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Archived: Halford Lodge Good

Inspection Summary

Overall summary & rating


Updated 13 April 2016

We undertook an announced visit to Halford Lodge on 16 and 17 March 2016. We told the provider before our visit that we would be coming. This was so people could give consent for us to visit them in their flats to talk with them.

Halford Lodge provides housing with care. People live in their own home and receive personal care and support from staff at pre-arranged times and in emergencies. At the time of our visit 17 people at Halford Lodge received personal care. The provider had informed us the service was due to close by September 2017, staff and people who used the service had been informed of this decision.

The service had a registered manager. A registered manager is a person who has registered with the Care Quality Commission to manage the service. Like registered providers, they are ‘registered persons’. Registered persons have legal responsibility for meeting the requirements in the Health and Social Care Act 2008 and associated Regulations about how the service is run.

There were processes to minimise risks to people’s safety. Staff knew what actions to take to keep people safe and there were procedures to manage identified risks with people’s care. There was a procedure for managing people’s medicines safely.

The registered manager understood their responsibilities under the Mental Capacity Act (MCA) to ensure people were looked after in a way that did not inappropriately restrict their freedom. This included applications to the relevant authority for any restrictions to people's freedom that were deemed as necessary to keep them safe; known as Deprivation of Liberty Safeguards (DoLS).

People received care from familiar staff who knew them well. People told us staff were caring and had the right skills and experience to provide the care and support they required.

There were enough staff to deliver the care and support people required. Checks were carried out prior to staff starting work to ensure their suitability to work with people who lived at Halford Lodge. Staff received an induction when they started working for the service and completed training to support them in meeting people’s needs effectively.

Care plans were regularly reviewed and contained relevant information for staff to help them provide the personalised care people required. People knew how to complain and information about making a complaint was available for people.

There was a stable management team. Staff told us management were approachable and supportive. People and staff felt confident they could raise any concerns or issues with the managers and that these would be listened to and acted on.

There were processes to monitor the quality of the service provided, and to understand the experiences of people who used the service. This was through regular communication with people and staff and returned surveys. There was a programme of other checks and audits by the provider and the management team to ensure the quality of the service was maintained.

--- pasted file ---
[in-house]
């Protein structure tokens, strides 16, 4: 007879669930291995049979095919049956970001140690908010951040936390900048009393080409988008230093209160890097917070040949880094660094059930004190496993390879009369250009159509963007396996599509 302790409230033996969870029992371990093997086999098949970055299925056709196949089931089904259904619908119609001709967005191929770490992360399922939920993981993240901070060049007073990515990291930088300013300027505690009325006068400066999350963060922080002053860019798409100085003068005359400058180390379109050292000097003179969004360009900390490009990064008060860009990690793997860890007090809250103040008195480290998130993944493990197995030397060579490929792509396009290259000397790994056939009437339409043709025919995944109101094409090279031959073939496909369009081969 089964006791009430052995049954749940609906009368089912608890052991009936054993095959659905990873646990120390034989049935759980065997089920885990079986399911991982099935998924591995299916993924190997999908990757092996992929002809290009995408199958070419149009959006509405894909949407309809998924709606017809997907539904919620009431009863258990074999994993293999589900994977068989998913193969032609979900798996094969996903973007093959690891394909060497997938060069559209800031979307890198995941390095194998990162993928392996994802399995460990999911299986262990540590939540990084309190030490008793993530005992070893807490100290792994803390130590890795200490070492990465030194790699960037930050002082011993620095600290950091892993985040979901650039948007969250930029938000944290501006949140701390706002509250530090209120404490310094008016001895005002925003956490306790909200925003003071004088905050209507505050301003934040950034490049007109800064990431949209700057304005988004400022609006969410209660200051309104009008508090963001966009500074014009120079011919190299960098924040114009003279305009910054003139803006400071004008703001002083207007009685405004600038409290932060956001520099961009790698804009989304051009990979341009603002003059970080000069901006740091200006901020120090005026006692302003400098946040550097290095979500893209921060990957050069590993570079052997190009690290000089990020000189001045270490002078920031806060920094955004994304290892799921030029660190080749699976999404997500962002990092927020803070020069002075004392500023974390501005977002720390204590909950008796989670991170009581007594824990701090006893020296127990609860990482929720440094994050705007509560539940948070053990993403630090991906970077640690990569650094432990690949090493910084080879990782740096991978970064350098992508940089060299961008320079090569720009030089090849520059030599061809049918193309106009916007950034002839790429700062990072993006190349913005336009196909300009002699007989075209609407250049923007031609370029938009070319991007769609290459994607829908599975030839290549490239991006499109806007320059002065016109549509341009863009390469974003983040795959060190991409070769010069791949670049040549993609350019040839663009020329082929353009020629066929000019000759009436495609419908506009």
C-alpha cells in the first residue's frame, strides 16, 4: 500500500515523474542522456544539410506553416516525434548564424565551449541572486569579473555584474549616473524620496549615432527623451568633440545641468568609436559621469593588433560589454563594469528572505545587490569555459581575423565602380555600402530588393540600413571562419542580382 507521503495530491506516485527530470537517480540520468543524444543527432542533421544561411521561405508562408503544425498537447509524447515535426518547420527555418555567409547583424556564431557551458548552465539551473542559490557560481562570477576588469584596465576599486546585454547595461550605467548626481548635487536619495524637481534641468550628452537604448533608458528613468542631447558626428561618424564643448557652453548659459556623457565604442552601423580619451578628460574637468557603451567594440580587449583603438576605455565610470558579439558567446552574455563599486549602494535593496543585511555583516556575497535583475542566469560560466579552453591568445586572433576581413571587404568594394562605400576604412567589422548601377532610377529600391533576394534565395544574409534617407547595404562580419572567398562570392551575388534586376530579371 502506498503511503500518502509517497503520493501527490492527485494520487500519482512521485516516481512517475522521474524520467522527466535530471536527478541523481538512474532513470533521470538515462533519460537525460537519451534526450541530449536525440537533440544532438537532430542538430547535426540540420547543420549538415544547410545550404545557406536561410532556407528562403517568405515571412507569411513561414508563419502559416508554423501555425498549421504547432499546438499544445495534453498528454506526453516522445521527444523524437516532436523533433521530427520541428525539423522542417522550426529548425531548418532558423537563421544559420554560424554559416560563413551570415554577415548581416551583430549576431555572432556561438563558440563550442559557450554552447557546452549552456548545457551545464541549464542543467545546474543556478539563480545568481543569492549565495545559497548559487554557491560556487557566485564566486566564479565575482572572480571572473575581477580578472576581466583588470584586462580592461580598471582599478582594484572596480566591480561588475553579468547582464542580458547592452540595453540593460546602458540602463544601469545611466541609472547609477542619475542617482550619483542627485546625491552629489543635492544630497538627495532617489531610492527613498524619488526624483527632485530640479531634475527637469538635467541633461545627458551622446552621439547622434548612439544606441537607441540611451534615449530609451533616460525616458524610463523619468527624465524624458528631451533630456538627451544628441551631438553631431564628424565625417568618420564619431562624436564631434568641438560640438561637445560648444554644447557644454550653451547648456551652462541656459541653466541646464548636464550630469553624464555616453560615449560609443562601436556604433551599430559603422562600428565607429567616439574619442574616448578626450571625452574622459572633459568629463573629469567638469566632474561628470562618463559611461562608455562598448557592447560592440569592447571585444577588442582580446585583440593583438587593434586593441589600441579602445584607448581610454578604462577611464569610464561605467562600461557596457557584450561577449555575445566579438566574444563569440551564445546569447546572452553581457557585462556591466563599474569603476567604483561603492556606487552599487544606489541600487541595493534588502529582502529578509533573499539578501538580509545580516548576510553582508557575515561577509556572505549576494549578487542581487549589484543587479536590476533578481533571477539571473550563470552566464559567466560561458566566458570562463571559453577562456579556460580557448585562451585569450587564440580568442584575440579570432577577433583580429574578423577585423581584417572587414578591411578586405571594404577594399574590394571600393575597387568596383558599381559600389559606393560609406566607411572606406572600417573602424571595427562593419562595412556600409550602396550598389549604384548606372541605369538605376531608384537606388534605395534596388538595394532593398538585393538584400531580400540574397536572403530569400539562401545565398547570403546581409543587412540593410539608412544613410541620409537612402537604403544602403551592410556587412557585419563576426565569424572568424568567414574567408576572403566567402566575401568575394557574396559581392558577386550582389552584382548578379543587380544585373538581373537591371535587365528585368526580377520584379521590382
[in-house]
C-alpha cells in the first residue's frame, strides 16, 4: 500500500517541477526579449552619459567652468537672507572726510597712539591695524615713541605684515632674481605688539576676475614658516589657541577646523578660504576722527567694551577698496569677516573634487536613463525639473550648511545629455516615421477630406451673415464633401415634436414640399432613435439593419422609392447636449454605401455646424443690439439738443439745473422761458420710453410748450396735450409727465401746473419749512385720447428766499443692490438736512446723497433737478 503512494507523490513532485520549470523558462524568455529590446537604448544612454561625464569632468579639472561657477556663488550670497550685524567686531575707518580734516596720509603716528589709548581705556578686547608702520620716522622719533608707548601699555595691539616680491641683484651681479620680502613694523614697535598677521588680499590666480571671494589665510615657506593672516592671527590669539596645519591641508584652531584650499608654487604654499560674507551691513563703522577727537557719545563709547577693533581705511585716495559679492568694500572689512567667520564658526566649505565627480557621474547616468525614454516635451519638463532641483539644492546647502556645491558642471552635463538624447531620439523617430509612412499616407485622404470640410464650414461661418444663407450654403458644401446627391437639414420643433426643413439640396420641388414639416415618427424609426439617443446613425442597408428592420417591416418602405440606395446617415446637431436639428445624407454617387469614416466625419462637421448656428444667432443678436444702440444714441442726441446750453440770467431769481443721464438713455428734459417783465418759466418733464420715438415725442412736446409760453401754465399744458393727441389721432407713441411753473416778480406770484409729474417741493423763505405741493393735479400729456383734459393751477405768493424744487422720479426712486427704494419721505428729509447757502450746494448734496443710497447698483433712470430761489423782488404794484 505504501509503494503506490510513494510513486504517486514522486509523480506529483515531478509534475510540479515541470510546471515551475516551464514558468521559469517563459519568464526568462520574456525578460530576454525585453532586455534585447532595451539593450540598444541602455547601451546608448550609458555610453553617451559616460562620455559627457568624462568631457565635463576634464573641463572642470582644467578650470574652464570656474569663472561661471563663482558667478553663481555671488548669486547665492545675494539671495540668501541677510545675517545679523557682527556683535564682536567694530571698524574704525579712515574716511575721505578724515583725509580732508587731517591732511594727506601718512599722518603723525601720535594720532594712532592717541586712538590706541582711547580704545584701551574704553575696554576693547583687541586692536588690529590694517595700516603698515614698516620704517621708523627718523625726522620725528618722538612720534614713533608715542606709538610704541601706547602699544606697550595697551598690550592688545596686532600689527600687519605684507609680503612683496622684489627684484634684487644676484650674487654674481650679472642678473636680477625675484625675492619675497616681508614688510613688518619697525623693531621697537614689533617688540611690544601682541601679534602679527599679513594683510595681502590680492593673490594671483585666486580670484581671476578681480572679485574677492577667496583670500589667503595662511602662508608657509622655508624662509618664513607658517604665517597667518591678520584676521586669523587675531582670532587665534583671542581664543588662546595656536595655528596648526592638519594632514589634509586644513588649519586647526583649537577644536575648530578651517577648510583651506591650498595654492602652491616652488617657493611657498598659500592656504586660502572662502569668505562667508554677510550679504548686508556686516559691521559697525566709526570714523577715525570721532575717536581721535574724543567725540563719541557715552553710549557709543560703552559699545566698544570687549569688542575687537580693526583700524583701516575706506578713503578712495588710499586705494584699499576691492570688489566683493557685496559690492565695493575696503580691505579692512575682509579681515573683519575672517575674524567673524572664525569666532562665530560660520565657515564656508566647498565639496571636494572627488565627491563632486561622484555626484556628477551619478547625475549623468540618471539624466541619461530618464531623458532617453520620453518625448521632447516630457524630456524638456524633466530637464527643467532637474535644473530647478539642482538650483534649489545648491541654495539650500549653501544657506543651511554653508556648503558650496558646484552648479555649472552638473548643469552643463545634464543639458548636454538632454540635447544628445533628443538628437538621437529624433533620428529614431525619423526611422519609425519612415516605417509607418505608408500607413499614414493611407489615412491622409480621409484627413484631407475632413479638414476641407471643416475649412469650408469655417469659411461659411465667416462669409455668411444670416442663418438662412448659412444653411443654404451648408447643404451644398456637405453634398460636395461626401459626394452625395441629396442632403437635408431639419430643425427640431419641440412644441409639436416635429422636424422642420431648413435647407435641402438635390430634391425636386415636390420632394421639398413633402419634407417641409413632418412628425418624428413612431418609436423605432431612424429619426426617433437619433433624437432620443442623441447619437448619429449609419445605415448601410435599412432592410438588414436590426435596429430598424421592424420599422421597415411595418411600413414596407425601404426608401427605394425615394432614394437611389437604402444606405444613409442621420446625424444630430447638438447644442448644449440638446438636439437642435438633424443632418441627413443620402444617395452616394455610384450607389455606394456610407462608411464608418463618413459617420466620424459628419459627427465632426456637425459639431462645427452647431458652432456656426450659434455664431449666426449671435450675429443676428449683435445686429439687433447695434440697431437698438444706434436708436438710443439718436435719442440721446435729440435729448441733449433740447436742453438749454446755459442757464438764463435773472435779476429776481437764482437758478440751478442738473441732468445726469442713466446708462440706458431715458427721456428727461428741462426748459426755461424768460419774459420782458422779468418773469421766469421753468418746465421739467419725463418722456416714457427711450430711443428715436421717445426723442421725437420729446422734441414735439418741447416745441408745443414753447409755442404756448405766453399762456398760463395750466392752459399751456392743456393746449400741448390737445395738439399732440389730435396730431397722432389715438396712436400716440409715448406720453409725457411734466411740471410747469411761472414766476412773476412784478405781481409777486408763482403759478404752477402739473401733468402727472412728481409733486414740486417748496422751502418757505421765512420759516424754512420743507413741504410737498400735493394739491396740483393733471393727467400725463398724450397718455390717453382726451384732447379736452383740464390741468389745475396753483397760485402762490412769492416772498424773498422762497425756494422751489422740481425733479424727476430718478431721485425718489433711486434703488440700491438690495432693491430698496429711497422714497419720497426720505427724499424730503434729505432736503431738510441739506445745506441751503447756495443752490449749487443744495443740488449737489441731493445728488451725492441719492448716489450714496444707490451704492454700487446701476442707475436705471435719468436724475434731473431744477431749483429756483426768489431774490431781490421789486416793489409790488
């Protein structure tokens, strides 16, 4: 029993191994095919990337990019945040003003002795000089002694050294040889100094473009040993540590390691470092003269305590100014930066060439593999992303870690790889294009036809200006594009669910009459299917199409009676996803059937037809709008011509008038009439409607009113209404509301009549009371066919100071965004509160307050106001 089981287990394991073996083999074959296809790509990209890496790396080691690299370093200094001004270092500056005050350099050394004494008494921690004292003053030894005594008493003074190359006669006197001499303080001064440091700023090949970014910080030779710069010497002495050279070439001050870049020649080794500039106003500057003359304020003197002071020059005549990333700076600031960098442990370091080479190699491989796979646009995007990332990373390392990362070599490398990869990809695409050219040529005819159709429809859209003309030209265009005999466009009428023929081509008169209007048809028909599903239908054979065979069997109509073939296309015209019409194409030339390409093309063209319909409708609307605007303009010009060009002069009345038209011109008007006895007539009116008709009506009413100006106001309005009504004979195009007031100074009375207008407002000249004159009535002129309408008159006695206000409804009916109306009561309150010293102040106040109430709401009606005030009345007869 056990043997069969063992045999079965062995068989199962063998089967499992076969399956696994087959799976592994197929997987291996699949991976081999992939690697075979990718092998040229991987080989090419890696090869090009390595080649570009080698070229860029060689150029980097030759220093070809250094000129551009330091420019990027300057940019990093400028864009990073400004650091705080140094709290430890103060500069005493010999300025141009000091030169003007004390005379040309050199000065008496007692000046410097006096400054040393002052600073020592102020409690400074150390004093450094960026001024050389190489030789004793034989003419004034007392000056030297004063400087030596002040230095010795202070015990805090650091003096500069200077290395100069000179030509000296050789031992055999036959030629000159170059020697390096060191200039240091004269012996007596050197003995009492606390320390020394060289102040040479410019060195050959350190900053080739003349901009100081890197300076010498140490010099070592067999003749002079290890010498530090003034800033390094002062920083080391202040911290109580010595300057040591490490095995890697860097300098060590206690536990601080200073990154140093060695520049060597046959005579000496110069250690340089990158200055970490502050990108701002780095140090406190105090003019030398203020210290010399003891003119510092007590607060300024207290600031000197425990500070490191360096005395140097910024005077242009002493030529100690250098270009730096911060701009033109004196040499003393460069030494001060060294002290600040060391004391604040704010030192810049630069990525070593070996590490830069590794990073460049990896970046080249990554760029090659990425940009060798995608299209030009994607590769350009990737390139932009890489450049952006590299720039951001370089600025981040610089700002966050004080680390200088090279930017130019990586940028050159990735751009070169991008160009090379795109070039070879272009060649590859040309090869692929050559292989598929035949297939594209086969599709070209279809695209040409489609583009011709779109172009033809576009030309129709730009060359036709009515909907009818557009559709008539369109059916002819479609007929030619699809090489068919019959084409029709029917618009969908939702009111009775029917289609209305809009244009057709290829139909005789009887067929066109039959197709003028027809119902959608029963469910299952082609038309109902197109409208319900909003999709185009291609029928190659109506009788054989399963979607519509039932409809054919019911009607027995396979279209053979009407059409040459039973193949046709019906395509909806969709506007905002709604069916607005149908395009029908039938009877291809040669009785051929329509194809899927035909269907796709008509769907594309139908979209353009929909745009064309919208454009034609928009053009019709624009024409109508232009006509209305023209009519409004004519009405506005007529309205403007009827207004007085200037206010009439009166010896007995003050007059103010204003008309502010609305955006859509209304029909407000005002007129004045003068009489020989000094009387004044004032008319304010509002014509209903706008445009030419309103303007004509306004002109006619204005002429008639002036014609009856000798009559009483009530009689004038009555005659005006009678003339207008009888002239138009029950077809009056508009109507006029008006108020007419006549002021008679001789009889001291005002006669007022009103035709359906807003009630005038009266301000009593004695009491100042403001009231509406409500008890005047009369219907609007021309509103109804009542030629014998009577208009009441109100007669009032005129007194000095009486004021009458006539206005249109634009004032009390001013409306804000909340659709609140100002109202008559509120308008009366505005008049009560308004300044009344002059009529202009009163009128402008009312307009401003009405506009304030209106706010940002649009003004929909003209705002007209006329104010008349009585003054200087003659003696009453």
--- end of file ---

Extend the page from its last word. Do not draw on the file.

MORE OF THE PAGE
Inspection areas



Updated 13 April 2016

The service was safe.

Staff knew what to do to keep people safe and understood their responsibility to report any concerns or suspected abuse. There were procedures to protect people from risk of harm and staff understood the risks relating to people’s care. Staff had been recruited safely and there were sufficient staff to provide the support people required. People’s medicines were managed safely and people received their medicines as prescribed.



Updated 13 April 2016

The service was effective.

Staff were trained and supervised to ensure they had the right skills and knowledge to support people effectively. The managers understood the principles of the Mental Capacity Act 2005 and staff respected decisions people made about their care. People who required support with their nutritional needs had enough to eat and drink during the day and people had access to healthcare services.



Updated 13 April 2016

The service was caring.

People said they were supported by caring staff that they knew well. Staff ensured they respected people’s privacy and dignity, and people were able to maintain their independence. People were involved in decisions about their care and where possible lived their lives as they chose.



Updated 13 April 2016

The service was responsive.

People’s care needs were assessed and people received a service that was based on their personal preferences. Support plans were regularly reviewed and staff were kept up to date about changes in people’s care. People knew how to make a complaint and were given opportunities to share their views about the service



Updated 13 April 2016

The service was well-led.

People were satisfied with the service they received. There was a consistent management team that regularly reviewed the quality of service provided. People and staff considered the management team to be approachable and responsive. Staff received the support and supervision required to carry out their work safely and effectively.